And yet, even as Trump seems determined to play the role of Putin fanboy and patsy, what is striking is how little the Russians have actively gotten from his administration. They want some new grand bargain, a Yalta 2.0, that would fracture Europe into spheres of influence and at once elevate Russia to the status of a peer power, while confirming that Ukraine, Belarus, Georgia, and most of the other post-Soviet states fall within its “sphere of privileged interest.” None of that is on the table.
What Putin wants is the lifting of sanctions, whether those enforced under the Magnitsky Act that Russian lawyer Natalia Veselnitskaya was lobbying Donald the Younger on at their now-infamous meeting in June, or the personal and economic sanctions applied after Moscow annexed Crimea and invaded south eastern Ukraine. Although some voices are calling for a new policy (often code for “lift the sanctions”), Congress is actually doubling down on them. In the political equivalent of putting a child-lock on the medicine cabinet, they are also limiting Trump’s capacity to interfere with the sanctions.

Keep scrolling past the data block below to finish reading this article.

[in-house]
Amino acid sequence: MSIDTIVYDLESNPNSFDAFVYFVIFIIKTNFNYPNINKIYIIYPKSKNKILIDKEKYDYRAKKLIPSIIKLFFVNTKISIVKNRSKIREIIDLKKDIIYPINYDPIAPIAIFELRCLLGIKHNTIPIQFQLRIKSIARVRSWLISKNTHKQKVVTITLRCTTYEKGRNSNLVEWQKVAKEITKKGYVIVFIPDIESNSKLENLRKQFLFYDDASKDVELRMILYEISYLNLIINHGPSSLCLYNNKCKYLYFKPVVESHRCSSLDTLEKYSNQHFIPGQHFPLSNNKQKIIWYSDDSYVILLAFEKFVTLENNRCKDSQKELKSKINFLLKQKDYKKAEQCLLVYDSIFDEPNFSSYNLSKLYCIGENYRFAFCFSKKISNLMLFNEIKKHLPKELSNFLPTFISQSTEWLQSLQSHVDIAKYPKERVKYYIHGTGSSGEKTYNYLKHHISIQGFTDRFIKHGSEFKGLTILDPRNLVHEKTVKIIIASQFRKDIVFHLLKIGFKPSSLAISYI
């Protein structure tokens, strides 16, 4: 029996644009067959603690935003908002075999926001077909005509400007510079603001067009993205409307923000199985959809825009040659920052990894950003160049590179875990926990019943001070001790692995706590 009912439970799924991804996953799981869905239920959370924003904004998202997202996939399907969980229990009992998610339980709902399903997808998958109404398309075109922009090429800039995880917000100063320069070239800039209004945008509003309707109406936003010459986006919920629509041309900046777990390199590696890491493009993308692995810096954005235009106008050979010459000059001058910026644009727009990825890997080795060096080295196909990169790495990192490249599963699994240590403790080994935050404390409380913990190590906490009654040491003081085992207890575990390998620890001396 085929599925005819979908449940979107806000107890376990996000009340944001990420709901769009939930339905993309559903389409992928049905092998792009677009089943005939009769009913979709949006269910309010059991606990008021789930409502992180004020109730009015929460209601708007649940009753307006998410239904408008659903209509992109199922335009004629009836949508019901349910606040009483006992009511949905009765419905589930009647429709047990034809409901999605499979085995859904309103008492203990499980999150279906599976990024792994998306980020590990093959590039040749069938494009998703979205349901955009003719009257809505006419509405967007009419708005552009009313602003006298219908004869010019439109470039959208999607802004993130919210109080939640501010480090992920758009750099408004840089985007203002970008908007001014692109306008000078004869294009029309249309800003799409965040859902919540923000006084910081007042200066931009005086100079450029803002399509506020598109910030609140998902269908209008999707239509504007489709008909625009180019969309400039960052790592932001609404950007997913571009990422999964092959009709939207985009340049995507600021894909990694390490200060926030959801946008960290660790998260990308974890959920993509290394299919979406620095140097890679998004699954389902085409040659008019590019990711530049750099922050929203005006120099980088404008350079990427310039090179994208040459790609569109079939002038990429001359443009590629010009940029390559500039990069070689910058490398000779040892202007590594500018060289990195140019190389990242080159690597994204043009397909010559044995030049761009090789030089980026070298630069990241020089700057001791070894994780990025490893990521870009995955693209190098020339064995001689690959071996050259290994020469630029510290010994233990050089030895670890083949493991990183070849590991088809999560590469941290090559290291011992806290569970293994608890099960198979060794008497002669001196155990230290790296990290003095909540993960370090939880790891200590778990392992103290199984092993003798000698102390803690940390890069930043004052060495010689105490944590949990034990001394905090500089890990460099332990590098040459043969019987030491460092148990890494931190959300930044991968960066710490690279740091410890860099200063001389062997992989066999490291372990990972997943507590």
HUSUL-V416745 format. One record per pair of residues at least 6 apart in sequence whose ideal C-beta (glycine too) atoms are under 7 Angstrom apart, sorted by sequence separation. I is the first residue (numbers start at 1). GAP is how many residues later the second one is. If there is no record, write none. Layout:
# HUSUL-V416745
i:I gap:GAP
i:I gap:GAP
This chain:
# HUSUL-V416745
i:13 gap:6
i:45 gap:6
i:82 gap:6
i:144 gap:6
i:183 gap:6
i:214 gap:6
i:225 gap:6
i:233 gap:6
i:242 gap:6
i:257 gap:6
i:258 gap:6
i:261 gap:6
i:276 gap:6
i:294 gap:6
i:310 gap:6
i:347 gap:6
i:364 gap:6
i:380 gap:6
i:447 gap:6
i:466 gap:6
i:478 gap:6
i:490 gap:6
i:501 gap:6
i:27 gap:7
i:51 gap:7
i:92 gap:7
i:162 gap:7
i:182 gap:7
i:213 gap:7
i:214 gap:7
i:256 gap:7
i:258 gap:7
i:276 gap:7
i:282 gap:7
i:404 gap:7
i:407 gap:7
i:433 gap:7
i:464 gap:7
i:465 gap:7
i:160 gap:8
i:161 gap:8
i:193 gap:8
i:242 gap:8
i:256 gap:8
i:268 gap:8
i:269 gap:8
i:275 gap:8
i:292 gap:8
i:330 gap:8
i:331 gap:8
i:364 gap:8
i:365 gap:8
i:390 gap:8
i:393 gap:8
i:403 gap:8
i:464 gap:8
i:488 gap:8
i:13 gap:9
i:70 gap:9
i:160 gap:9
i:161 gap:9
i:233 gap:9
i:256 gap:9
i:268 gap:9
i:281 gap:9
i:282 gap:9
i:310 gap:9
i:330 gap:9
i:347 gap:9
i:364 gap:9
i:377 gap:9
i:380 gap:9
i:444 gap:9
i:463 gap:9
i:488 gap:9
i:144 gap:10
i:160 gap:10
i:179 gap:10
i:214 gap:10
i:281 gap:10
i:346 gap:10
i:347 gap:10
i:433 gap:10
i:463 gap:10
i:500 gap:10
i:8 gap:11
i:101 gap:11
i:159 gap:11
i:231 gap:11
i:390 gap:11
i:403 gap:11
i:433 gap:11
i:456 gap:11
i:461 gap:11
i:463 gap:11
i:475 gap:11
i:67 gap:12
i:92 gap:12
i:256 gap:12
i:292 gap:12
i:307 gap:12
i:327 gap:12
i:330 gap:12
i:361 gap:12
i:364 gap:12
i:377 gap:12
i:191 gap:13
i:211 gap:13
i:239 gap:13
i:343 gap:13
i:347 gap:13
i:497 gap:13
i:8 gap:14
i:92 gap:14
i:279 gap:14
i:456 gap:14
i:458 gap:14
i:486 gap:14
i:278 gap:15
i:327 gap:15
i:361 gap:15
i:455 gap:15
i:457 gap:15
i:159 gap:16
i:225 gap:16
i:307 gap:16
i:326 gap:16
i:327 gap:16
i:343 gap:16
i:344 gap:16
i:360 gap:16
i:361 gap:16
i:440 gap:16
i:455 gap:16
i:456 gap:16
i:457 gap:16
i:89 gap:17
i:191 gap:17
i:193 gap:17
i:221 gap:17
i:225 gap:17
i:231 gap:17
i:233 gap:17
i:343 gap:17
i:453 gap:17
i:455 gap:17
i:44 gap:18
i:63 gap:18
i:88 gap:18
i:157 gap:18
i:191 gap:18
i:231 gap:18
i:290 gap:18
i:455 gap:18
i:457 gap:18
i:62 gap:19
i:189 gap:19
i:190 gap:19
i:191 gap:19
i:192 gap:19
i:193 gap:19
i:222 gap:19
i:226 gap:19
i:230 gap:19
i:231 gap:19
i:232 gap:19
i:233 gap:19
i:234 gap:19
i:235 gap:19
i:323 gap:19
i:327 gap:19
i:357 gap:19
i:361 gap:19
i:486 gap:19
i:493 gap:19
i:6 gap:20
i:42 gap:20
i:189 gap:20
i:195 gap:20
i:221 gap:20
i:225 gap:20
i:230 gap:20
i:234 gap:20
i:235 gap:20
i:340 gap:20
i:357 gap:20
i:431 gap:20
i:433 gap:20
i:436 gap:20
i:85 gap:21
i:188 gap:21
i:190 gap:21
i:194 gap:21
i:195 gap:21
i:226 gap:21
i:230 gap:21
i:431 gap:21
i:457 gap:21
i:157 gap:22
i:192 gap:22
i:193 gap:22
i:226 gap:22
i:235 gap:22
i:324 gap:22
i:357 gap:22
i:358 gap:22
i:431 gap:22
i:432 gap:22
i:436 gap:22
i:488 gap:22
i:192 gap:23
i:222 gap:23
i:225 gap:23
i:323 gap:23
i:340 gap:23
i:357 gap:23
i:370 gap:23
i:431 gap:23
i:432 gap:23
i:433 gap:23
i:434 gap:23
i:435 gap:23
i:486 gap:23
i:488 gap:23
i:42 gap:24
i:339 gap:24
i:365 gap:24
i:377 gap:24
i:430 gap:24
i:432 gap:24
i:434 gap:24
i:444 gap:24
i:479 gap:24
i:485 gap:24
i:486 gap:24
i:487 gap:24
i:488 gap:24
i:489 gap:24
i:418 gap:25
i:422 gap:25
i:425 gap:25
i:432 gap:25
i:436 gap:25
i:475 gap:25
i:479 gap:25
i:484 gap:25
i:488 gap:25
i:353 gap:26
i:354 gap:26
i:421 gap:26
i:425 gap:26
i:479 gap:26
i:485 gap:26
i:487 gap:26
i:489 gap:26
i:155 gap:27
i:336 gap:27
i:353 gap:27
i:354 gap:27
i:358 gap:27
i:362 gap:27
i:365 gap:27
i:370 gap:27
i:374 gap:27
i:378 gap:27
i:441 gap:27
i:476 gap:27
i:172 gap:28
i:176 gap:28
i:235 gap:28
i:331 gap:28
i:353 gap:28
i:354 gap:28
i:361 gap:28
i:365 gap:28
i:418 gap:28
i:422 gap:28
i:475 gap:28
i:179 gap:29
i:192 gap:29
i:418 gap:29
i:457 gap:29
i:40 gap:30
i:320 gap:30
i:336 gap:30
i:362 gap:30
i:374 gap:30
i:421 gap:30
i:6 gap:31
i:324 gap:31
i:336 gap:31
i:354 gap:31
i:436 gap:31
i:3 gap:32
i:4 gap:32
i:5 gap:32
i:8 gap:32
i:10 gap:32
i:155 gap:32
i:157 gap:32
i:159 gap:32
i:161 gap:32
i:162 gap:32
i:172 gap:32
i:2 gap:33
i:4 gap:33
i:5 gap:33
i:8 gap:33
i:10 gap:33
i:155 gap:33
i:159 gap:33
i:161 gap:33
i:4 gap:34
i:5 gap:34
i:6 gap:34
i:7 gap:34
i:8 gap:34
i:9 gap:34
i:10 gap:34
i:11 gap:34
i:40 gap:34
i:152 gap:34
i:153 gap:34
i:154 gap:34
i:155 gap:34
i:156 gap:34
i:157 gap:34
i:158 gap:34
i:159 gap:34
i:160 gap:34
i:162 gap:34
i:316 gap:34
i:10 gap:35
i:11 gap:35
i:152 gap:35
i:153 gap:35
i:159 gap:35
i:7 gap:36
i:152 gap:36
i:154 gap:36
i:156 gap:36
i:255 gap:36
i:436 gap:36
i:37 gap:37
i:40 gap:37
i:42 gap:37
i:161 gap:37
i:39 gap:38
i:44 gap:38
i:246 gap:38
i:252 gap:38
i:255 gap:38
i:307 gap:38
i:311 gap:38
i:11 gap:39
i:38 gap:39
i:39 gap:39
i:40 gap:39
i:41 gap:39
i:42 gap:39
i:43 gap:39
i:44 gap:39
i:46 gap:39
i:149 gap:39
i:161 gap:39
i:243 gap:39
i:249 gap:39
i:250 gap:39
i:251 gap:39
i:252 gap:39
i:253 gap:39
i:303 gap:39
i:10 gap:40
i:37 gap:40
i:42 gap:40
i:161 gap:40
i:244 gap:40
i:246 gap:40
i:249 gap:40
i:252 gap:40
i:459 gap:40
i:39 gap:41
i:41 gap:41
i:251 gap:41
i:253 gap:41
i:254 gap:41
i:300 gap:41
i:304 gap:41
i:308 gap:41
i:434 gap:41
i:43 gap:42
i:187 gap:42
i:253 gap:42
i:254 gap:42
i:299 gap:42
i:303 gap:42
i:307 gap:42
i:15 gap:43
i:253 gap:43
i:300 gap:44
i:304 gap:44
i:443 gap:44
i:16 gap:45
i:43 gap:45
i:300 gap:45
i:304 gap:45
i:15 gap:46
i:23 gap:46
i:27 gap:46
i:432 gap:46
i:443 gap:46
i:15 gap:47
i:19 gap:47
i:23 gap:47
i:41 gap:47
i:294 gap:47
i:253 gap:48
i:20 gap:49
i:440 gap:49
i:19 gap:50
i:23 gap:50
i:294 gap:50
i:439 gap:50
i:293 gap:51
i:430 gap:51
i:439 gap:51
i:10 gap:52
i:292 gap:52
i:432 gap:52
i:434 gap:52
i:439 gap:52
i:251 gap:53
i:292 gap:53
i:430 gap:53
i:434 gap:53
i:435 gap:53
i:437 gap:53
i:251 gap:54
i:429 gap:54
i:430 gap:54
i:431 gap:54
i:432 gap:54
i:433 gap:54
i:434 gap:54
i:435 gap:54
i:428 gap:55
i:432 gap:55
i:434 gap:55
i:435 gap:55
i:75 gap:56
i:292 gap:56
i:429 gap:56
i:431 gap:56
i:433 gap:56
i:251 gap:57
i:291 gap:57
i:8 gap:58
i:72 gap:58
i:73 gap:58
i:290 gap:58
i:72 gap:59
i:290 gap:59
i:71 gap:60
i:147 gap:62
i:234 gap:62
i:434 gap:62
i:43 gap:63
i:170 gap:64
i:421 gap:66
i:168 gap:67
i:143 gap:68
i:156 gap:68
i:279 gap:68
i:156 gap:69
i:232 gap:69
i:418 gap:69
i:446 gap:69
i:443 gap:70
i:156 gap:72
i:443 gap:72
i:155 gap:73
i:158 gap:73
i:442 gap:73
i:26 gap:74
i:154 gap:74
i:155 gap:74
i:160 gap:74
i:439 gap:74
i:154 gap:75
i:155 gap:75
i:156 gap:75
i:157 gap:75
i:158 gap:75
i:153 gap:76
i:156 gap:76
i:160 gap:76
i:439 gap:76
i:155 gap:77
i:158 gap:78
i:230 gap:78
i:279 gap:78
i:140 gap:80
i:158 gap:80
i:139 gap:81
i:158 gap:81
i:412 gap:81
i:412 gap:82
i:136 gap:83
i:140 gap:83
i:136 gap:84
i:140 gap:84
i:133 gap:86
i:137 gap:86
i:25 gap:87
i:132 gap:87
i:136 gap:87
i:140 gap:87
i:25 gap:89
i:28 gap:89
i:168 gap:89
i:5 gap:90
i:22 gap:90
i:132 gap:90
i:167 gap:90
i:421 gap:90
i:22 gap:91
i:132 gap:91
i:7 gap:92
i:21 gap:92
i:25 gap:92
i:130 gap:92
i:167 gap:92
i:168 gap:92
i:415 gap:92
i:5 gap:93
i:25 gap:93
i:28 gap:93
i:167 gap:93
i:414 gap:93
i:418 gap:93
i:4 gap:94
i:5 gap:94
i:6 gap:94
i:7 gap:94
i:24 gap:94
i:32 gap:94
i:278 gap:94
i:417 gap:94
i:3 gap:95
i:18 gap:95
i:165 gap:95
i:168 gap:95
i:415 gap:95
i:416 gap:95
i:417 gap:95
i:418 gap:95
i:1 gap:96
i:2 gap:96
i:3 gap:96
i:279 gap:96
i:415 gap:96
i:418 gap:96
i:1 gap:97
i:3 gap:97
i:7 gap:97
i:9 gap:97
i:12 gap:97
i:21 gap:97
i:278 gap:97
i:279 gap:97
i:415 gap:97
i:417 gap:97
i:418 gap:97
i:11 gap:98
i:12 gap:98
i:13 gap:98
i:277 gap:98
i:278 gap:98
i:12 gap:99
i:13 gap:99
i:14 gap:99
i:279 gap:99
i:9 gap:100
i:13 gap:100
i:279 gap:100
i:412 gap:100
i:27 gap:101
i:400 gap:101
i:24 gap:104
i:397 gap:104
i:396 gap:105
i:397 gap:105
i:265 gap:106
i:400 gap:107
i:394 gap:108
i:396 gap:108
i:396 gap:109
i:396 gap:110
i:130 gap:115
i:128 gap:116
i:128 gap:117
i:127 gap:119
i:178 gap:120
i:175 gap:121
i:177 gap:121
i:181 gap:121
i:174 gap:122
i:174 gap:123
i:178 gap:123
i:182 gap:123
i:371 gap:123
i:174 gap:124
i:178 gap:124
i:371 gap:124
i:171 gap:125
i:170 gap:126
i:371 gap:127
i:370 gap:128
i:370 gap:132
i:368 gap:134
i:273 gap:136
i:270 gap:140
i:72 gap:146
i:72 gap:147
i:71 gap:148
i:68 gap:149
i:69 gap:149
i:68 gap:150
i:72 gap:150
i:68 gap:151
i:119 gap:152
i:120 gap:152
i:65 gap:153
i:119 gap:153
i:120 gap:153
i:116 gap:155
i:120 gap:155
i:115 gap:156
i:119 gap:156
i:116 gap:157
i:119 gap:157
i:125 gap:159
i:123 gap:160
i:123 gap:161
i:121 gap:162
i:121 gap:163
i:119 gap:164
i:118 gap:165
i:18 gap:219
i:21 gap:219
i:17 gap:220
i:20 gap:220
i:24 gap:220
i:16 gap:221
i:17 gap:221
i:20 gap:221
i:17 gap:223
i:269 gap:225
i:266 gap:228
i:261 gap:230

Moscow would love to see NATO disbanded or simply rendered redundant. Yet precisely because of Washington’s oscillation between disinterest and demands, the alliance’s European members are at long last getting their acts together and increasing their defense spending. Even the European Union is talking more seriously than ever about the need for security cooperation.